SDPA Fall | Live Blog | UV Protection: Debunking Myths on SPF and UPF Clothing
Dr. Lisa Chipps, MD gave a comprehensive lecture on the history and current state of sunscreen products in the US, as well as the proper application of sunscreen, sunproof clothing and sun safe behaviors at this morning’s session of the SDPA 14th Annual Fall Conference.
Dr. Chipps stressed that one in five Americans are diagnosed with skin cancer in US. UVA radiation contributes to aging, wrinkles, thin skin, sun spots, telangiectasias and skin cancer. UVB radiation contributes to sunburns and skin cancer. New guidelines approved by the FDA in 2011 requires that sunscreens in the US can no longer be labeled as waterproof, sweatproof or as “sunblock”. New guidelines for sunscreen products allow a product to be labeled as broad spectrum if these products contain both UVA and UVB protection. Additionally, if a sunscreen has an SPF of ≥ 15, the labeling can read that these sunscreens reduce the risk of aging and cancer. Furthermore, a product can be considered “water resistant” if it stays in place for 40-80 minutes.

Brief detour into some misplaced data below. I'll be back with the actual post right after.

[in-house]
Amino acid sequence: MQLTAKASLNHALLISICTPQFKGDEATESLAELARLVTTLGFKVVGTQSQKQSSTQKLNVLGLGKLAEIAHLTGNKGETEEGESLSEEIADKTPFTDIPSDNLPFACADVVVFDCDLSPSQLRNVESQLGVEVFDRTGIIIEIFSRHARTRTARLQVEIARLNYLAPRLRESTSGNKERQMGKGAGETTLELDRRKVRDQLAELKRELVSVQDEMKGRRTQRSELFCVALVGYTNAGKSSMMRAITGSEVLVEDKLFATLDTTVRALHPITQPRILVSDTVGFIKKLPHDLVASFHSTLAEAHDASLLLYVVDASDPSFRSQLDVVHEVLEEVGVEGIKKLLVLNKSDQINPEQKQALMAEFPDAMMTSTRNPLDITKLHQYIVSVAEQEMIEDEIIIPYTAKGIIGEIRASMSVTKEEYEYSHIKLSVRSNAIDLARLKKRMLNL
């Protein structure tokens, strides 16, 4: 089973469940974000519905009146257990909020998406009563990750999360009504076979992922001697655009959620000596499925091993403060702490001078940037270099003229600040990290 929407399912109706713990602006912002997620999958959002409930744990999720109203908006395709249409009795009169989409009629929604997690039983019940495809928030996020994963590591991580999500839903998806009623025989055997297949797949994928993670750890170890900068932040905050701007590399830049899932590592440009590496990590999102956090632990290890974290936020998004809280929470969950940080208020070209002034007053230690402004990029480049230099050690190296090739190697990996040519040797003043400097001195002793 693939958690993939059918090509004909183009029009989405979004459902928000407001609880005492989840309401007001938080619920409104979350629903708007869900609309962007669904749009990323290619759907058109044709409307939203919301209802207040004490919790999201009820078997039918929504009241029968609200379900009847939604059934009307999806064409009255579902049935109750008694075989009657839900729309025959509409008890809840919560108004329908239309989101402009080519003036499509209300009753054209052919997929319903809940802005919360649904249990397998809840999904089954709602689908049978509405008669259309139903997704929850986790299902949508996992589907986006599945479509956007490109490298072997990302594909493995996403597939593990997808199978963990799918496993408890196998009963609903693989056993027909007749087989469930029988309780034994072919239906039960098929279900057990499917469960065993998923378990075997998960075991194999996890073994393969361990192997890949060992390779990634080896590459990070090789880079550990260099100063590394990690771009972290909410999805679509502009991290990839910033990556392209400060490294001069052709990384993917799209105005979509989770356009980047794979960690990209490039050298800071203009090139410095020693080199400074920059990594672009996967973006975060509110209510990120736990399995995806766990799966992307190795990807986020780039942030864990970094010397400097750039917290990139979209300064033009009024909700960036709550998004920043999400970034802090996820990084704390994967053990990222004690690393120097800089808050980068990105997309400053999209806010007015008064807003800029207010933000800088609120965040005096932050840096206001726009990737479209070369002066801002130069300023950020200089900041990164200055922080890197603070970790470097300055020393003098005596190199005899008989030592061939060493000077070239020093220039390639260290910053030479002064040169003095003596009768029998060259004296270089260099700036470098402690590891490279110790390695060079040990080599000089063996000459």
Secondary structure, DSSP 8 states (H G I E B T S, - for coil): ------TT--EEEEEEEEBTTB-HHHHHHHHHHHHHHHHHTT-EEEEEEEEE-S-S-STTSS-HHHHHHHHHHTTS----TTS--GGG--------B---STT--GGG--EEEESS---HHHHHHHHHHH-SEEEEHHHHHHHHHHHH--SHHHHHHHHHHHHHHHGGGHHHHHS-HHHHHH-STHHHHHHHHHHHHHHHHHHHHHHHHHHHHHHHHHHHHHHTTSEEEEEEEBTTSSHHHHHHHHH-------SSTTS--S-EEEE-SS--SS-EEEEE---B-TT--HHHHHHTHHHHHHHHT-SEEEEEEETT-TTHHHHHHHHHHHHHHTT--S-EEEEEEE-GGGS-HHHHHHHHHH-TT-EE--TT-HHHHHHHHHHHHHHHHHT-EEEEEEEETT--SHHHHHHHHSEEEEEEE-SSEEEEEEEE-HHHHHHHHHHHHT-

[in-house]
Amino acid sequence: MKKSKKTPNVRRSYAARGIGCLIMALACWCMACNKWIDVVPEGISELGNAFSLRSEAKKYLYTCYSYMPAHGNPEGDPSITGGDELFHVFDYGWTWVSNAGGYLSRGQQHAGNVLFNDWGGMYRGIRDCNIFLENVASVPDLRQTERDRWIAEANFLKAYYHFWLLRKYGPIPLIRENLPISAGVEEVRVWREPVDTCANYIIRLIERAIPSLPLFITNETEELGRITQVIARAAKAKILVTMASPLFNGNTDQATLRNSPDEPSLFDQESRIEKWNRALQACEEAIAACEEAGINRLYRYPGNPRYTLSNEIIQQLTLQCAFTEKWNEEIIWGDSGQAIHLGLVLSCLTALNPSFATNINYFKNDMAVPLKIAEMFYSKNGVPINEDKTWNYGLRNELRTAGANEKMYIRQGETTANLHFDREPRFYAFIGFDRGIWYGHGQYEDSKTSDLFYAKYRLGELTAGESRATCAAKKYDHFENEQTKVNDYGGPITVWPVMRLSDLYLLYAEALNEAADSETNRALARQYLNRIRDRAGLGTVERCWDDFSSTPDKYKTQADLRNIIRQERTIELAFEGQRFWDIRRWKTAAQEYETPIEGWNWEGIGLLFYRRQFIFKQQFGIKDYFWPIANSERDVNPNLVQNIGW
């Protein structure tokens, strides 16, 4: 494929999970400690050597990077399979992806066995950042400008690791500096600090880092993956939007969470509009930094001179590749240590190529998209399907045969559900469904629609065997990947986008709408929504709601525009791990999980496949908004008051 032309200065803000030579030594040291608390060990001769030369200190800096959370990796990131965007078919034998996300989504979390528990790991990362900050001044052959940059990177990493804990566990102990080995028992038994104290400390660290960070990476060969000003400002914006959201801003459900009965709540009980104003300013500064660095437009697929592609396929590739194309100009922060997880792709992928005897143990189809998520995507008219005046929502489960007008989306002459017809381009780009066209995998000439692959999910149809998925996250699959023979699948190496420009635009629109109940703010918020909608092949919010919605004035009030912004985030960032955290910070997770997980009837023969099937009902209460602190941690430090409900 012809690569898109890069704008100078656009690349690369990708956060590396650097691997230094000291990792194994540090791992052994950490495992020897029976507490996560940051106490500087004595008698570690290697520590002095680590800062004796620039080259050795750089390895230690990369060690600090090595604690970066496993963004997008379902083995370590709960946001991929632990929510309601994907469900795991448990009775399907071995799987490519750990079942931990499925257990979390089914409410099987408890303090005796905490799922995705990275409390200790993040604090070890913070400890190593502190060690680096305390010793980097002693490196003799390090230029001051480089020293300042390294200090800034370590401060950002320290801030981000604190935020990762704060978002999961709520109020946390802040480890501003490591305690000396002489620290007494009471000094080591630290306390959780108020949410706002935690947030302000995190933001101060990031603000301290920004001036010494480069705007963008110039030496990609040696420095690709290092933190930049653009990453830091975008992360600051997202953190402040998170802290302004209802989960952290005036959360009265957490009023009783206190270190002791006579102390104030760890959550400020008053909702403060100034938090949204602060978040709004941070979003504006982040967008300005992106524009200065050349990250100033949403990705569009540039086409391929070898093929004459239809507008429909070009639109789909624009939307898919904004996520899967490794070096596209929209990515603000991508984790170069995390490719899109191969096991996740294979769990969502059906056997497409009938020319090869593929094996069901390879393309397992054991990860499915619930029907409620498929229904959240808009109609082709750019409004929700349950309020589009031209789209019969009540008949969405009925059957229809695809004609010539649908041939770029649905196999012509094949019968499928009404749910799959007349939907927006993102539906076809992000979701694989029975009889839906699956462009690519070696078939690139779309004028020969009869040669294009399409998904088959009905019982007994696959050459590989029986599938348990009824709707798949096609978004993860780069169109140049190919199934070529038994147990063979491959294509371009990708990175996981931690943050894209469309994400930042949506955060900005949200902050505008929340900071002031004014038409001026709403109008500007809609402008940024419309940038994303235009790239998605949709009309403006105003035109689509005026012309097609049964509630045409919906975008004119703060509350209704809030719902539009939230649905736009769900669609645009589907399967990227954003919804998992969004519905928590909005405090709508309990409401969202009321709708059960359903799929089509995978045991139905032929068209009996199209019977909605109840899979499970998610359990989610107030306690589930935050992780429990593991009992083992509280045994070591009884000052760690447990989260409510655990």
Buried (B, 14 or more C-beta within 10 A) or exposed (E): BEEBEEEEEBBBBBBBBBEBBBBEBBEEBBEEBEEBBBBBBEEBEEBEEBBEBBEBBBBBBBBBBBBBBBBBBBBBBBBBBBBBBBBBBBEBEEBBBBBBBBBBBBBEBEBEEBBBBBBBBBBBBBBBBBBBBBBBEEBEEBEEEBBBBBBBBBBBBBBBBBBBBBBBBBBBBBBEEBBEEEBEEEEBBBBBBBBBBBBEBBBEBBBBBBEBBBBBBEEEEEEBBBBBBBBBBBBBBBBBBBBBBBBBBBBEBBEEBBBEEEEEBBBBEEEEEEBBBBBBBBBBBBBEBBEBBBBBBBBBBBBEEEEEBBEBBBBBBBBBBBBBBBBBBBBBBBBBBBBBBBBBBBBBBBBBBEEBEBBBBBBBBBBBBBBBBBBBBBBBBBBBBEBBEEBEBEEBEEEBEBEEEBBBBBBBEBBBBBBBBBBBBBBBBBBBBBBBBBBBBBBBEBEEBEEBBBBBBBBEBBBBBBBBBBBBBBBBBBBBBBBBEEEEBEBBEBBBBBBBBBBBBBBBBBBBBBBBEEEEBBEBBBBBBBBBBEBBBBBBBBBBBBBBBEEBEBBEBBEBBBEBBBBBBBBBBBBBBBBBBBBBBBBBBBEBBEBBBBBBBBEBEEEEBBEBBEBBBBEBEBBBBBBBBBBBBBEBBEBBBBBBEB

The two main types of sunscreens are physical blockers (zinc oxide and titanium dioxide) which sit on the surface of keratinocytes and reflect light away and chemical blockers which interact with keratinocytes and reflect light away.
Dr. Chipps also touched on the myths regarding sunscreen ingredients in the US. The studies picked up by main stream media in regards to concerns over sunscreens have involved animal, specifically rat and mouse studies. Analysis of these studies conclude that chemical sunscreens do not cause cancer, are not hormone disruptors, and retinyl A has not been found to be photocarcinogenic in humans.
Lastly, Dr. Chipps discussed ultraviolet clothing products. A shirt with a UPF rating of 50 allows 1/50th of the sun’s rays through. If you compare this to a white t-shirt of an SPF of 3, the benefit is clear. A good take away from the lecture: “advise your patients who get gel manicures (which are cured by UV lights) to apply a high SPF sunscreen to their hands prior to putting their hands under the light.”
Byline: Sarah Patton, PA-C, MSHS
Posted: November 3, 2016